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Collaborations and research

A smiling man and a laughing woman, seated at a table with laptopsWe have a vibrant academic community who are actively engaged in a broad range of collaborations, plus scholarship and research projects, furthering our understanding of the latest issues and challenges affecting education. We can enable flexible and cost-effective staff development within education.  

Our partners come from the public and independent sectors in Scotland, the UK and around the globe. 

In recent years we have worked with the Scottish Government, the Scottish Social Services Council, Education Unions, local authorities, schools, and charities. 

Our projects include:

Professional online learning in Scottish education 

This Open University project is exploring experiences and perceptions of online professional learning among education practitioners across Scotland to support their development and career goals.

More than 180 practitioners from across early learning and childcare to the colleges sector were surveyed online.

A subsequent report - Who, what, how, and why: Scottish education practitioners and online professional learning (.pdf) - is contributing to discussions with the education sector in Scotland and within the Open University about the ongoing role of online professional learning.

Languages for teachers - Scotland’s National Centre for Languages

Developed in partnership with Scotland’s National Centre for Languages, SCILT, our TEachers Learning to Teach languages (TELT) programme aims to increase and improve language provision in primary schools. Teachers simultaneously learn a new language and the skills to teach that language in the classroom.

Initiatives like TELT, developed through The Open University’s Partnership with SCILT, help teachers bring languages to life by teaching pupils subjects in another language – helping support our 1+2 Languages policy and making Scotland a more welcoming country.

John Swinney MSP
Deputy First Minister

Online module - Scottish Government and Scottish Social Services Council

Our free online module Identifying and supporting additional support needs in early learning and childcare was commissioned by the Scottish Government. It is offered fully online over a period of six weeks, requiring two hours per week of study. 

Teachers’ Reading Groups - UK Literacy Association

Reading for Pleasure logoEight OU and UK Literacy Association Teachers’ Reading Groups are running for primary and secondary teachers in Scotland, from the Highlands to South Lanarkshire. Research-informed, these free continued professional development groups are led by OU-trained volunteers and aim to nurture young people’s reading for pleasure.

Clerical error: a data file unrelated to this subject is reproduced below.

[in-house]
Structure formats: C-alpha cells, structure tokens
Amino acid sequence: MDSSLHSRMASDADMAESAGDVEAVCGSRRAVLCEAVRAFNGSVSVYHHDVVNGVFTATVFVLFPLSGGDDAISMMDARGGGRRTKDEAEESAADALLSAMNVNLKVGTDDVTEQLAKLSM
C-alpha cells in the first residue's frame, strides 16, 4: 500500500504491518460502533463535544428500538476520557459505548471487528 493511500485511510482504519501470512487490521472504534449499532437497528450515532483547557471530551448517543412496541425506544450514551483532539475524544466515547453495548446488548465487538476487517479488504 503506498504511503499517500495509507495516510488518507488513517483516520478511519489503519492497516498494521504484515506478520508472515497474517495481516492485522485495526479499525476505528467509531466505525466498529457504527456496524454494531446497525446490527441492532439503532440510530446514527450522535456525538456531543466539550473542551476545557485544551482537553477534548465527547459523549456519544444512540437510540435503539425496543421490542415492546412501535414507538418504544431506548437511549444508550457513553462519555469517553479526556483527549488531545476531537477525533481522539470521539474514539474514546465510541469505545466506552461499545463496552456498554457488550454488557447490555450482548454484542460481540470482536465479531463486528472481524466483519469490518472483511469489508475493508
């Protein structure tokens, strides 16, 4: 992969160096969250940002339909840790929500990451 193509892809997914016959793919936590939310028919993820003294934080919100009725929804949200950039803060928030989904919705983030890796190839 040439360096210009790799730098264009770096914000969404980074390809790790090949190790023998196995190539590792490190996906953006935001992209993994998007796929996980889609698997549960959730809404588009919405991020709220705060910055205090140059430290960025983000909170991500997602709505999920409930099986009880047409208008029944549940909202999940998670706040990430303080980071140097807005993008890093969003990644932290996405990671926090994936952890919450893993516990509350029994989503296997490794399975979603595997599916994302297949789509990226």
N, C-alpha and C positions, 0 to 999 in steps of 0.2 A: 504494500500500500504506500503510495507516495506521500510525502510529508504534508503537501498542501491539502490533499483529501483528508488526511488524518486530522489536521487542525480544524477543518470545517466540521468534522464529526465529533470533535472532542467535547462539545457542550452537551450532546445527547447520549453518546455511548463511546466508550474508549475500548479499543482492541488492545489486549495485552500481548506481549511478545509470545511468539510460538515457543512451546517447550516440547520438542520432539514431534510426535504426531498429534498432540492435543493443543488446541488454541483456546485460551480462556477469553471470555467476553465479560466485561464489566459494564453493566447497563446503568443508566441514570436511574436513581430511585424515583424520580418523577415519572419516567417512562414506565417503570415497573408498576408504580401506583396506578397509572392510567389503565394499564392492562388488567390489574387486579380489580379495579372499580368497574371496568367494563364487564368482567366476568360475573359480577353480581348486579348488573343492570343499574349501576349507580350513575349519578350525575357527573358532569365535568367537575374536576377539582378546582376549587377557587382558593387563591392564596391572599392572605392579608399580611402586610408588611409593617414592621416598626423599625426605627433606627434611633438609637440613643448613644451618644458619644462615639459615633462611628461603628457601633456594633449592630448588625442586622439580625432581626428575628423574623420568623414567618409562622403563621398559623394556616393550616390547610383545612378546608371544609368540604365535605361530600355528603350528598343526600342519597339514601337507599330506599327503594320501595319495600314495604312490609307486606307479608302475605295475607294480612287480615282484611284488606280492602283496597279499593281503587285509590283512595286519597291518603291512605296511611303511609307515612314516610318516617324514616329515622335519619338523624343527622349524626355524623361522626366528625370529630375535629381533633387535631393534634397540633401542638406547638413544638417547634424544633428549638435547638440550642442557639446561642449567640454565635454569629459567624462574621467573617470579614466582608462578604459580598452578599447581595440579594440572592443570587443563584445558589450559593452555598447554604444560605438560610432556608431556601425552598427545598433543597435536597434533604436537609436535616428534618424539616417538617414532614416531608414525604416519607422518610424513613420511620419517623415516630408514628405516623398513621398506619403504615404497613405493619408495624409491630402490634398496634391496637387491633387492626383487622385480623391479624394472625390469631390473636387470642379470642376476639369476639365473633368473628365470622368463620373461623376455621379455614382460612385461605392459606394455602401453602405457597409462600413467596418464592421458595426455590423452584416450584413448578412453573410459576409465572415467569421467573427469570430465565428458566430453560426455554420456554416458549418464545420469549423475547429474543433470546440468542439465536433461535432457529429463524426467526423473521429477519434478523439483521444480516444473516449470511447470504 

Teresa Cremin, OU Professor of Literacy, says:

"I’m delighted the South Lanarkshire groups successfully applied for General Teaching Council for Scotland accreditation for their work, as this enriches the resultant case studies of teachers work shared on the OU Reading for Pleasure website and evidences the impact on younger readers."

Jill Queen, Netherburn Primary School / Teachers’ Reading Group Leader, says:

"The sessions provided me with an excellent insight and understanding into the importance of embedding and sustaining a reading for pleasure culture in school. Networking with teachers from other establishments was extremely worthwhile and a key component of the sessions."                                                                                                  

Professional learning - Dumfries and Galloway Council

We introduced the Understanding autism badged online course via workshops to a wide range of teaching and non-teaching staff in Dumfries and Galloway Council to contribute to their professional learning. The course provides a good general grounding about the autistic spectrum, and challenges traditional views and stereotypes. 

Practitioner enquiry - Sandbank Primary School, Dunoon

We worked in partnership to support teachers' professional learning through practitioner enquiry:

  • Teachers researched an aspect of their professional practice, receiving individual support on research methods from an OU tutor. 
  • Workshops included literature review; ethics, fieldwork and data analysis.
  • Findings were presented to council area colleagues, plus other practitioners and stakeholders, at professional learning and development meetings.